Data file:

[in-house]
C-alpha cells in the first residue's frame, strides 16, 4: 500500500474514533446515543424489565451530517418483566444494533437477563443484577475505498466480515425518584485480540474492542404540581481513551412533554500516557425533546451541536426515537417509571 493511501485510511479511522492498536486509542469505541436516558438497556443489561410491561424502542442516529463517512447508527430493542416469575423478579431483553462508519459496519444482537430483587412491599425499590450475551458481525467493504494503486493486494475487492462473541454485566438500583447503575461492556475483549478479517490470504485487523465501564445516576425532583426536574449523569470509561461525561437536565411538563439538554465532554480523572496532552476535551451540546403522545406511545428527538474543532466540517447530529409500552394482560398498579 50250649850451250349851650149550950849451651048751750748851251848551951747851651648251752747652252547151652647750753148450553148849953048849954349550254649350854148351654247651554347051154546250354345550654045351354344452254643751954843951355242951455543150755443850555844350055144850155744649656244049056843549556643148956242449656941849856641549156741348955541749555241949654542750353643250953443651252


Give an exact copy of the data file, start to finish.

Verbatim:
[in-house]
C-alpha cells in the first residue's frame, strides 16, 4: 500500500474514533446515543424489565451530517418483566444494533437477563443484577475505498466480515425518584485480540474492542404540581481513551412533554500516557425533546451541536426515537417509571 493511501485510511479511522492498536486509542469505541436516558438497556443489561410491561424502542442516529463517512447508527430493542416469575423478579431483553462508519459496519444482537430483587412491599425499590450475551458481525467493504494503486493486494475487492462473541454485566438500583447503575461492556475483549478479517490470504485487523465501564445516576425532583426536574449523569470509561461525561437536565411538563439538554465532554480523572496532552476535551451540546403522545406511545428527538474543532466540517447530529409500552394482560398498579 50250649850451250349851650149550950849451651048751750748851251848551951747851651648251752747652252547151652647750753148450553148849953048849954349550254649350854148351654247651554347051154546250354345550654045351354344452254643751954843951355242951455543150755443850555844350055144850155744649656244049056843549556643148956242449656941849856641549156741348955541749555241949654542750353643250953443651252